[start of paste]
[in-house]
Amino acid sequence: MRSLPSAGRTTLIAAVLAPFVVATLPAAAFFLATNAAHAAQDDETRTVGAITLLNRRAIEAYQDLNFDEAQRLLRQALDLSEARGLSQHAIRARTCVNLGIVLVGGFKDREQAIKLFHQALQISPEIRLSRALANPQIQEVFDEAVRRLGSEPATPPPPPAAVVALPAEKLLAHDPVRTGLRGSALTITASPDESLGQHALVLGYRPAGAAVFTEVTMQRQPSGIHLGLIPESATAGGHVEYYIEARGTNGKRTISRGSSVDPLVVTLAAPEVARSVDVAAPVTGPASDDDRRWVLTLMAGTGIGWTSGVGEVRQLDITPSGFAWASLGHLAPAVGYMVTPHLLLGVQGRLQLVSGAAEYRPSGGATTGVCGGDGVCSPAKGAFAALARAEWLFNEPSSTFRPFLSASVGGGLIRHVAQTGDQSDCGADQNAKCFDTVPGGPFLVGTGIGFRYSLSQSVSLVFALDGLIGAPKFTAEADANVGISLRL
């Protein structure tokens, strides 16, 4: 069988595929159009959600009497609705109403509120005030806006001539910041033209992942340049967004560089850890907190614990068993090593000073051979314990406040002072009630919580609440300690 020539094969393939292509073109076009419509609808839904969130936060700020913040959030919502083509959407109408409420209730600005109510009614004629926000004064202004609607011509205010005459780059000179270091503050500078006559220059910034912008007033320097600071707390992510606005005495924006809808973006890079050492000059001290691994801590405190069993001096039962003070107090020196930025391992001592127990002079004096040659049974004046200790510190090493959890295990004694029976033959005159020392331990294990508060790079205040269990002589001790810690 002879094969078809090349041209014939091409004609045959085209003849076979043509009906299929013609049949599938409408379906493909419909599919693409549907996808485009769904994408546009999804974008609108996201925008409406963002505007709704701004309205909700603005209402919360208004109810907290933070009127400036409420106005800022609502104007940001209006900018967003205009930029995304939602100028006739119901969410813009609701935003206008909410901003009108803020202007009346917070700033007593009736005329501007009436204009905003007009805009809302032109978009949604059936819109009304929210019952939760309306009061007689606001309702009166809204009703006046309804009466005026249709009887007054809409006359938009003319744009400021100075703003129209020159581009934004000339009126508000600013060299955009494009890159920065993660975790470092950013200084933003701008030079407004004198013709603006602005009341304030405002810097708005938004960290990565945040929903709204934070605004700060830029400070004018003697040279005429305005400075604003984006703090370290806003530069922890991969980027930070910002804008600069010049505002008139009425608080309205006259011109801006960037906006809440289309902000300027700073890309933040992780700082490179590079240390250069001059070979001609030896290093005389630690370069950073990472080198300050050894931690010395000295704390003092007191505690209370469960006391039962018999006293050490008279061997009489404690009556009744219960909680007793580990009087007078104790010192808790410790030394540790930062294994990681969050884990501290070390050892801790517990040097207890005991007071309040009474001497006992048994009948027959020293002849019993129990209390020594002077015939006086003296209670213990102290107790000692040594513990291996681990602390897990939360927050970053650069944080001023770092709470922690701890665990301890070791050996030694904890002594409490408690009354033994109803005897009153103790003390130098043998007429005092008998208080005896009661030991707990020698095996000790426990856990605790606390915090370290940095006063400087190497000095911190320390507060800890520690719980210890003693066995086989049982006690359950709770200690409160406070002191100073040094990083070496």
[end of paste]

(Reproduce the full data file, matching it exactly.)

[in-house]
Amino acid sequence: MRSLPSAGRTTLIAAVLAPFVVATLPAAAFFLATNAAHAAQDDETRTVGAITLLNRRAIEAYQDLNFDEAQRLLRQALDLSEARGLSQHAIRARTCVNLGIVLVGGFKDREQAIKLFHQALQISPEIRLSRALANPQIQEVFDEAVRRLGSEPATPPPPPAAVVALPAEKLLAHDPVRTGLRGSALTITASPDESLGQHALVLGYRPAGAAVFTEVTMQRQPSGIHLGLIPESATAGGHVEYYIEARGTNGKRTISRGSSVDPLVVTLAAPEVARSVDVAAPVTGPASDDDRRWVLTLMAGTGIGWTSGVGEVRQLDITPSGFAWASLGHLAPAVGYMVTPHLLLGVQGRLQLVSGAAEYRPSGGATTGVCGGDGVCSPAKGAFAALARAEWLFNEPSSTFRPFLSASVGGGLIRHVAQTGDQSDCGADQNAKCFDTVPGGPFLVGTGIGFRYSLSQSVSLVFALDGLIGAPKFTAEADANVGISLRL
């Protein structure tokens, strides 16, 4: 069988595929159009959600009497609705109403509120005030806006001539910041033209992942340049967004560089850890907190614990068993090593000073051979314990406040002072009630919580609440300690 020539094969393939292509073109076009419509609808839904969130936060700020913040959030919502083509959407109408409420209730600005109510009614004629926000004064202004609607011509205010005459780059000179270091503050500078006559220059910034912008007033320097600071707390992510606005005495924006809808973006890079050492000059001290691994801590405190069993001096039962003070107090020196930025391992001592127990002079004096040659049974004046200790510190090493959890295990004694029976033959005159020392331990294990508060790079205040269990002589001790810690 002879094969078809090349041209014939091409004609045959085209003849076979043509009906299929013609049949599938409408379906493909419909599919693409549907996808485009769904994408546009999804974008609108996201925008409406963002505007709704701004309205909700603005209402919360208004109810907290933070009127400036409420106005800022609502104007940001209006900018967003205009930029995304939602100028006739119901969410813009609701935003206008909410901003009108803020202007009346917070700033007593009736005329501007009436204009905003007009805009809302032109978009949604059936819109009304929210019952939760309306009061007689606001309702009166809204009703006046309804009466005026249709009887007054809409006359938009003319744009400021100075703003129209020159581009934004000339009126508000600013060299955009494009890159920065993660975790470092950013200084933003701008030079407004004198013709603006602005009341304030405002810097708005938004960290990565945040929903709204934070605004700060830029400070004018003697040279005429305005400075604003984006703090370290806003530069922890991969980027930070910002804008600069010049505002008139009425608080309205006259011109801006960037906006809440289309902000300027700073890309933040992780700082490179590079240390250069001059070979001609030896290093005389630690370069950073990472080198300050050894931690010395000295704390003092007191505690209370469960006391039962018999006293050490008279061997009489404690009556009744219960909680007793580990009087007078104790010192808790410790030394540790930062294994990681969050884990501290070390050892801790517990040097207890005991007071309040009474001497006992048994009948027959020293002849019993129990209390020594002077015939006086003296209670213990102290107790000692040594513990291996681990602390897990939360927050970053650069944080001023770092709470922690701890665990301890070791050996030694904890002594409490408690009354033994109803005897009153103790003390130098043998007429005092008998208080005896009661030991707990020698095996000790426990856990605790606390915090370290940095006063400087190497000095911190320390507060800890520690719980210890003693066995086989049982006690359950709770200690409160406070002191100073040094990083070496």